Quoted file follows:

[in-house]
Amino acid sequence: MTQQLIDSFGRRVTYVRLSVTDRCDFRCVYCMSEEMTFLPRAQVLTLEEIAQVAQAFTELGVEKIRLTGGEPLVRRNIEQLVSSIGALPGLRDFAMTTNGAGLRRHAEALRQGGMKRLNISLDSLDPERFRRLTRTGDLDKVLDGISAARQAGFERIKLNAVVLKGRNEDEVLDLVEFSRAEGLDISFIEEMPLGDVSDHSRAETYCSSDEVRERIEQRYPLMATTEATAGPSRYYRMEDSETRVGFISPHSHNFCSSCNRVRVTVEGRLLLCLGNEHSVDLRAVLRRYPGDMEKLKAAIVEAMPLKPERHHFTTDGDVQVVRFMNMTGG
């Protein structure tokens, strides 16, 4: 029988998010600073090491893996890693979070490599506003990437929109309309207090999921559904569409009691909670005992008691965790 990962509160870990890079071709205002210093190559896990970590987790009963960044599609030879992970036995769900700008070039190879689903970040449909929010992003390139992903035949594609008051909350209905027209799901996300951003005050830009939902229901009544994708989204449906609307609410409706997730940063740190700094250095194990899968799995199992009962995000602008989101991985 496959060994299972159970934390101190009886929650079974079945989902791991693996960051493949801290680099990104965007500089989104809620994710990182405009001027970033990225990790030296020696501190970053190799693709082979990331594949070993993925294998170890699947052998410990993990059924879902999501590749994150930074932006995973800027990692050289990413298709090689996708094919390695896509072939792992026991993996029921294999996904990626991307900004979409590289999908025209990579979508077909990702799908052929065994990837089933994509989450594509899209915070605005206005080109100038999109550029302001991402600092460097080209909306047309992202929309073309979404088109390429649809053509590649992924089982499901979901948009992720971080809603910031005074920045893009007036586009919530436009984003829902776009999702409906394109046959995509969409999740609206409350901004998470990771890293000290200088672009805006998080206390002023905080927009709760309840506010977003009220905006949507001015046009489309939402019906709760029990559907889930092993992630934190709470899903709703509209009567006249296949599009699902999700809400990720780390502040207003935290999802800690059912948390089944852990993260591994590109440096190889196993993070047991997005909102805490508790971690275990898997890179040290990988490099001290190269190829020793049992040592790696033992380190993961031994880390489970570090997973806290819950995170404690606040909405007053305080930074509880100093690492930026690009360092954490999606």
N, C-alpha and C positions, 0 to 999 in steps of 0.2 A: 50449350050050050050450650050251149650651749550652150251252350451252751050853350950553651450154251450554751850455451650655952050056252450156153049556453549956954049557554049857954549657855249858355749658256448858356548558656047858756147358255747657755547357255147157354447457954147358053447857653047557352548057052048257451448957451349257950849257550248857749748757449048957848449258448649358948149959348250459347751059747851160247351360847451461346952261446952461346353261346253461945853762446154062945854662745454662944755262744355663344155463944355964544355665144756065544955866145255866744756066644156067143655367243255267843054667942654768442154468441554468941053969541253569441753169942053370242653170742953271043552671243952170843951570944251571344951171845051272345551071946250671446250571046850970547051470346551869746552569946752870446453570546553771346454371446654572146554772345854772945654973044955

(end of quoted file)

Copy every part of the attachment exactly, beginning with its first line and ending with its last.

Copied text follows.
[in-house]
Amino acid sequence: MTQQLIDSFGRRVTYVRLSVTDRCDFRCVYCMSEEMTFLPRAQVLTLEEIAQVAQAFTELGVEKIRLTGGEPLVRRNIEQLVSSIGALPGLRDFAMTTNGAGLRRHAEALRQGGMKRLNISLDSLDPERFRRLTRTGDLDKVLDGISAARQAGFERIKLNAVVLKGRNEDEVLDLVEFSRAEGLDISFIEEMPLGDVSDHSRAETYCSSDEVRERIEQRYPLMATTEATAGPSRYYRMEDSETRVGFISPHSHNFCSSCNRVRVTVEGRLLLCLGNEHSVDLRAVLRRYPGDMEKLKAAIVEAMPLKPERHHFTTDGDVQVVRFMNMTGG
């Protein structure tokens, strides 16, 4: 029988998010600073090491893996890693979070490599506003990437929109309309207090999921559904569409009691909670005992008691965790 990962509160870990890079071709205002210093190559896990970590987790009963960044599609030879992970036995769900700008070039190879689903970040449909929010992003390139992903035949594609008051909350209905027209799901996300951003005050830009939902229901009544994708989204449906609307609410409706997730940063740190700094250095194990899968799995199992009962995000602008989101991985 496959060994299972159970934390101190009886929650079974079945989902791991693996960051493949801290680099990104965007500089989104809620994710990182405009001027970033990225990790030296020696501190970053190799693709082979990331594949070993993925294998170890699947052998410990993990059924879902999501590749994150930074932006995973800027990692050289990413298709090689996708094919390695896509072939792992026991993996029921294999996904990626991307900004979409590289999908025209990579979508077909990702799908052929065994990837089933994509989450594509899209915070605005206005080109100038999109550029302001991402600092460097080209909306047309992202929309073309979404088109390429649809053509590649992924089982499901979901948009992720971080809603910031005074920045893009007036586009919530436009984003829902776009999702409906394109046959995509969409999740609206409350901004998470990771890293000290200088672009805006998080206390002023905080927009709760309840506010977003009220905006949507001015046009489309939402019906709760029990559907889930092993992630934190709470899903709703509209009567006249296949599009699902999700809400990720780390502040207003935290999802800690059912948390089944852990993260591994590109440096190889196993993070047991997005909102805490508790971690275990898997890179040290990988490099001290190269190829020793049992040592790696033992380190993961031994880390489970570090997973806290819950995170404690606040909405007053305080930074509880100093690492930026690009360092954490999606």
N, C-alpha and C positions, 0 to 999 in steps of 0.2 A: 50449350050050050050450650050251149650651749550652150251252350451252751050853350950553651450154251450554751850455451650655952050056252450156153049556453549956954049557554049857954549657855249858355749658256448858356548558656047858756147358255747657755547357255147157354447457954147358053447857653047557352548057052048257451448957451349257950849257550248857749748757449048957848449258448649358948149959348250459347751059747851160247351360847451461346952261446952461346353261346253461945853762446154062945854662745454662944755262744355663344155463944355964544355665144756065544955866145255866744756066644156067143655367243255267843054667942654768442154468441554468941053969541253569441753169942053370242653170742953271043552671243952170843951570944251571344951171845051272345551071946250671446250571046850970547051470346551869746552569946752870446453570546553771346454371446654572146554772345854772945654973044955